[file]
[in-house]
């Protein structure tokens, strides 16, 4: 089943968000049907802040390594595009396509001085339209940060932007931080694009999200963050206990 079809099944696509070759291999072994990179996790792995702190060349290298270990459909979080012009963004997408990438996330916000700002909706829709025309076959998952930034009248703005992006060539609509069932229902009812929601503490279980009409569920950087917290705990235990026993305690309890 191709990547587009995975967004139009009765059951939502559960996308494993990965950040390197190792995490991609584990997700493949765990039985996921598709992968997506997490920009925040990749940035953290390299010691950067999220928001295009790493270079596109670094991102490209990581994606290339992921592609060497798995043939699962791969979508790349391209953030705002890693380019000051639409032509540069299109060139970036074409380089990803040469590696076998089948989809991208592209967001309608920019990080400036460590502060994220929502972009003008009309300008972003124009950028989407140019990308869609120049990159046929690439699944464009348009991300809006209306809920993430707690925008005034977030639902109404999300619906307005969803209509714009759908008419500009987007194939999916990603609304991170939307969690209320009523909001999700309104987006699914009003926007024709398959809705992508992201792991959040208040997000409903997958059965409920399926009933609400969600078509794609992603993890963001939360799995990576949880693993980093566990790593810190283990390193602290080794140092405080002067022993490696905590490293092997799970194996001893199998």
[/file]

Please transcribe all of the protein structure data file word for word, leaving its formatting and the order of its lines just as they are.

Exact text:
[in-house]
């Protein structure tokens, strides 16, 4: 089943968000049907802040390594595009396509001085339209940060932007931080694009999200963050206990 079809099944696509070759291999072994990179996790792995702190060349290298270990459909979080012009963004997408990438996330916000700002909706829709025309076959998952930034009248703005992006060539609509069932229902009812929601503490279980009409569920950087917290705990235990026993305690309890 191709990547587009995975967004139009009765059951939502559960996308494993990965950040390197190792995490991609584990997700493949765990039985996921598709992968997506997490920009925040990749940035953290390299010691950067999220928001295009790493270079596109670094991102490209990581994606290339992921592609060497798995043939699962791969979508790349391209953030705002890693380019000051639409032509540069299109060139970036074409380089990803040469590696076998089948989809991208592209967001309608920019990080400036460590502060994220929502972009003008009309300008972003124009950028989407140019990308869609120049990159046929690439699944464009348009991300809006209306809920993430707690925008005034977030639902109404999300619906307005969803209509714009759908008419500009987007194939999916990603609304991170939307969690209320009523909001999700309104987006699914009003926007024709398959809705992508992201792991959040208040997000409903997958059965409920399926009933609400969600078509794609992603993890963001939360799995990576949880693993980093566990790593810190283990390193602290080794140092405080002067022993490696905590490293092997799970194996001893199998």